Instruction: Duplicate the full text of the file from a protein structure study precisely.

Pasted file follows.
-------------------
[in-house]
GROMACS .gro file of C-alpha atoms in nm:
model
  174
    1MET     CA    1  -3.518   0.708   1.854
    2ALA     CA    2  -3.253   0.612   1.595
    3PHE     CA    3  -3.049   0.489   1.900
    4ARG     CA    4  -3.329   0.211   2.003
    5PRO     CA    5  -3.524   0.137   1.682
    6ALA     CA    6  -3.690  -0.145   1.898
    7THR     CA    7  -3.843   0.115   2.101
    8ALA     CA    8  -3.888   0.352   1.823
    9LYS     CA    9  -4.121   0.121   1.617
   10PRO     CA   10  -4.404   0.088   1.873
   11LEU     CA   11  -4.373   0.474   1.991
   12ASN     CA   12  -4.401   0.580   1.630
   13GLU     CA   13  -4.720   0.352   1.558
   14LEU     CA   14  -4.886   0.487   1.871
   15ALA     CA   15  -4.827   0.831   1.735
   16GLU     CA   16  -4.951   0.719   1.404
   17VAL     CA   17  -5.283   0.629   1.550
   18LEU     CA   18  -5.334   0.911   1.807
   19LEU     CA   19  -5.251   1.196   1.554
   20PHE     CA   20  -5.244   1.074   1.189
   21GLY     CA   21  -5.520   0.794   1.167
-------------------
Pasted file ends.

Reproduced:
[in-house]
GROMACS .gro file of C-alpha atoms in nm:
model
  174
    1MET     CA    1  -3.518   0.708   1.854
    2ALA     CA    2  -3.253   0.612   1.595
    3PHE     CA    3  -3.049   0.489   1.900
    4ARG     CA    4  -3.329   0.211   2.003
    5PRO     CA    5  -3.524   0.137   1.682
    6ALA     CA    6  -3.690  -0.145   1.898
    7THR     CA    7  -3.843   0.115   2.101
    8ALA     CA    8  -3.888   0.352   1.823
    9LYS     CA    9  -4.121   0.121   1.617
   10PRO     CA   10  -4.404   0.088   1.873
   11LEU     CA   11  -4.373   0.474   1.991
   12ASN     CA   12  -4.401   0.580   1.630
   13GLU     CA   13  -4.720   0.352   1.558
   14LEU     CA   14  -4.886   0.487   1.871
   15ALA     CA   15  -4.827   0.831   1.735
   16GLU     CA   16  -4.951   0.719   1.404
   17VAL     CA   17  -5.283   0.629   1.550
   18LEU     CA   18  -5.334   0.911   1.807
   19LEU     CA   19  -5.251   1.196   1.554
   20PHE     CA   20  -5.244   1.074   1.189
   21GLY     CA   21  -5.520   0.794   1.167